'Let your boat of life be light, packed with only what you need - a homely home and simple pleasures, one or two friends, worth the name, someone to love and someone to love you, a cat, a dog, and a pipe or two, enough to eat and enough to wear, and a little more than enough to drink; for thirst is a dangerous thing.'
Suffering from every malady in the book except housemaid's knee, three men and a dog decide to head for a restful vacation on the Thames. Anticipating peace and leisure, they encounter, in fact, the joys of roughing it, of getting their boat stuck in locks, of being towed by amateurs, of having to eat their own cooking and, of course, of coping with the glorious English weather.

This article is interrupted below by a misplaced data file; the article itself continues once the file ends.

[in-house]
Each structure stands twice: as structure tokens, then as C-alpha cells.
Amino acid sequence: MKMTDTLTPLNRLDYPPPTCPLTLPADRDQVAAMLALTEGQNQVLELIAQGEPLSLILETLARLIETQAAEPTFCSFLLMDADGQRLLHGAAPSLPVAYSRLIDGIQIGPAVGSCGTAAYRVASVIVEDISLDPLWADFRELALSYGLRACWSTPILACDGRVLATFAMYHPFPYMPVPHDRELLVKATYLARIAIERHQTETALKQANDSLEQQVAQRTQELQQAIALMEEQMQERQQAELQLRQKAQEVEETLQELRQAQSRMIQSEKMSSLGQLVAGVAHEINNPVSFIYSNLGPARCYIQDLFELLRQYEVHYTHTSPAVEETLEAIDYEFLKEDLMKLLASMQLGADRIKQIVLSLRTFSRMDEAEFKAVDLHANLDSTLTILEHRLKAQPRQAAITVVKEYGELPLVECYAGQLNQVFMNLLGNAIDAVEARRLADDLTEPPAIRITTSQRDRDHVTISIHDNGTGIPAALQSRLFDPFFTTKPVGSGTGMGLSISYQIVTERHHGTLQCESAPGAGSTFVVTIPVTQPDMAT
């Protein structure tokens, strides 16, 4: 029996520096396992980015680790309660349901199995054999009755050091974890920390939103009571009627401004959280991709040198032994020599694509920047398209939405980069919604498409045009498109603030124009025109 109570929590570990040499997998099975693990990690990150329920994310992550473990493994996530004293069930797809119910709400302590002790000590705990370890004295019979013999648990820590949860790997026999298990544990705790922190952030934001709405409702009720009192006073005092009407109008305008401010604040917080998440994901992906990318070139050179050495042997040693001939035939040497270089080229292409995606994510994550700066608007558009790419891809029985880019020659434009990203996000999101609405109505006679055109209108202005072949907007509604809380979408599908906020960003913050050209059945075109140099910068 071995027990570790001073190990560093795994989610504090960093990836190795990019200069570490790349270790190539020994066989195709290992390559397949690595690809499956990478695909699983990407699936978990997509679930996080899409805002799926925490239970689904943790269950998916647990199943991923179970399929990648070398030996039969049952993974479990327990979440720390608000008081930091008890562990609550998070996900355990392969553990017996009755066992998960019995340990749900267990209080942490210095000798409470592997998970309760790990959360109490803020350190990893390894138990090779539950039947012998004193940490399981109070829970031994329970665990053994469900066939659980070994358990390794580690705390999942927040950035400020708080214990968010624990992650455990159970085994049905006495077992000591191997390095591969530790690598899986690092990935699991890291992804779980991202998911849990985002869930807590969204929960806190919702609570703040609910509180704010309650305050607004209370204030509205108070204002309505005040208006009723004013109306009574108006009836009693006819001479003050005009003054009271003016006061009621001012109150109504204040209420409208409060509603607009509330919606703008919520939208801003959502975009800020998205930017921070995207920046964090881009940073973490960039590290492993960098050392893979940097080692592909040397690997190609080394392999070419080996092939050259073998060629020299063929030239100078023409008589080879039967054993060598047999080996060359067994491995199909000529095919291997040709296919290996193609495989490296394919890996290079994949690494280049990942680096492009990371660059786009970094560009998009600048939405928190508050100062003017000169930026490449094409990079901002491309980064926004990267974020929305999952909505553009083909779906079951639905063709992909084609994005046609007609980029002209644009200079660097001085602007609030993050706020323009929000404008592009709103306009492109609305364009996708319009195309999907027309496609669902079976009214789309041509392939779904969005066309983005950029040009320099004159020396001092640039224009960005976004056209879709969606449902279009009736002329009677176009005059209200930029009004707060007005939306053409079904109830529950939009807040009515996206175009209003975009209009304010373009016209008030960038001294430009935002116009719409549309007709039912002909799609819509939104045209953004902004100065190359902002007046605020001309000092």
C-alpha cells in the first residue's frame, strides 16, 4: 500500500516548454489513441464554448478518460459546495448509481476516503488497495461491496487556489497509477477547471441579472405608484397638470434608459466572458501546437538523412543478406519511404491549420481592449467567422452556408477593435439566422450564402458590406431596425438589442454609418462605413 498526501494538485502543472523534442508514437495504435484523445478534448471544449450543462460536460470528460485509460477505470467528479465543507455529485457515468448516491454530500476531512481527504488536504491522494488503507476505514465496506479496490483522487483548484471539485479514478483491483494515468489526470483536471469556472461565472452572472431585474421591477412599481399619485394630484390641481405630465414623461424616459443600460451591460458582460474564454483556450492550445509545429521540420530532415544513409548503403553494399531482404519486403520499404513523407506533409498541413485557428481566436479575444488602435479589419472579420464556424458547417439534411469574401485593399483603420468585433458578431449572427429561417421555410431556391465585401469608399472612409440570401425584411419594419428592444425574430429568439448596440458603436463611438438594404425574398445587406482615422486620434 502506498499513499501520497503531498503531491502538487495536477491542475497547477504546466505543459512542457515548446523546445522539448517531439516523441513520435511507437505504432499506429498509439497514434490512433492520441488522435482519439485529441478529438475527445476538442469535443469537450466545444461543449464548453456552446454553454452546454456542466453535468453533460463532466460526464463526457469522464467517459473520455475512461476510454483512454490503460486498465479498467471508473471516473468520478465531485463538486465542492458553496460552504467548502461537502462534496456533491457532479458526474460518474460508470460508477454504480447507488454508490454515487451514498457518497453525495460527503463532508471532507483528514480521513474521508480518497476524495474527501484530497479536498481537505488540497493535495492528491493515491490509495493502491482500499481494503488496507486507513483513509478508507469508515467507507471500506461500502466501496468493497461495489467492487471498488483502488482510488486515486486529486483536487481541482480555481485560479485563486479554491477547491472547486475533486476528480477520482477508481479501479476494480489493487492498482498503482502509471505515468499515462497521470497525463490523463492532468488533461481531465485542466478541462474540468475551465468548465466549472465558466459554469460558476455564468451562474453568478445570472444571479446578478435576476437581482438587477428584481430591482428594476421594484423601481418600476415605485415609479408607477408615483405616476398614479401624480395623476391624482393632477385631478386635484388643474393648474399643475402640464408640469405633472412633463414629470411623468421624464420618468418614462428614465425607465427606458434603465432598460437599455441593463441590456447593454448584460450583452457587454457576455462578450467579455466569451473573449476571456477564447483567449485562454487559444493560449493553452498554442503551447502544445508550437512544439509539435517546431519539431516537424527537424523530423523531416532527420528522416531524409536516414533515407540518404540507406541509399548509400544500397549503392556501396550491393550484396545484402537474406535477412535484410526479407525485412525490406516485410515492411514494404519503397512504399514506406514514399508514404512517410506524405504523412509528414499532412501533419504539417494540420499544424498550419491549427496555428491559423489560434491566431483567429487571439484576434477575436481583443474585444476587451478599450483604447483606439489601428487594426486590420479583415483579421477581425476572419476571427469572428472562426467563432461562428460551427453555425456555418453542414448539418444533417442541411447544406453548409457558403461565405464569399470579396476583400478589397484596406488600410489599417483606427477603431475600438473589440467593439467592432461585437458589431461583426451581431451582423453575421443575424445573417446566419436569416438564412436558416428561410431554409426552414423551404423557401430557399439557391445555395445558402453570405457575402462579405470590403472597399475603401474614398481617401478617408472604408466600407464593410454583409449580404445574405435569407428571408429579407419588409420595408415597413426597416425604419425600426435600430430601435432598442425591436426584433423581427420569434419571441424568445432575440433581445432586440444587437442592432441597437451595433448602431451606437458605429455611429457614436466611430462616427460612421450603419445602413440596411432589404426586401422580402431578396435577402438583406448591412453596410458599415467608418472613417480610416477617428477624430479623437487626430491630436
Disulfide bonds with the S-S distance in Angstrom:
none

Jerome K. Jerome was born in Walsall, Staffordshire in 1859, and educated at Marylebone Grammar School. He left school aged fourteen to become a railway clerk, the first of a long line of jobs which included acting, teaching and journalism. His first book On Stage and Off, a collection of humorous pieces about the theatre, was well received on its publication 1885 and was followed by The Idle Thoughts of an Idle Fellow (1886), his most famous work, Three Men in a Boat (1890) and its sequel Three Men on the Bummel (1900). In 1892 Jerome, together with some friends, founded The Idler, an illustrated monthly magazine which gained a reputation for publishing humorous work. When the magazine folded, Jerome turned to the theatre again and became well-known as a playwright. He died in 1927.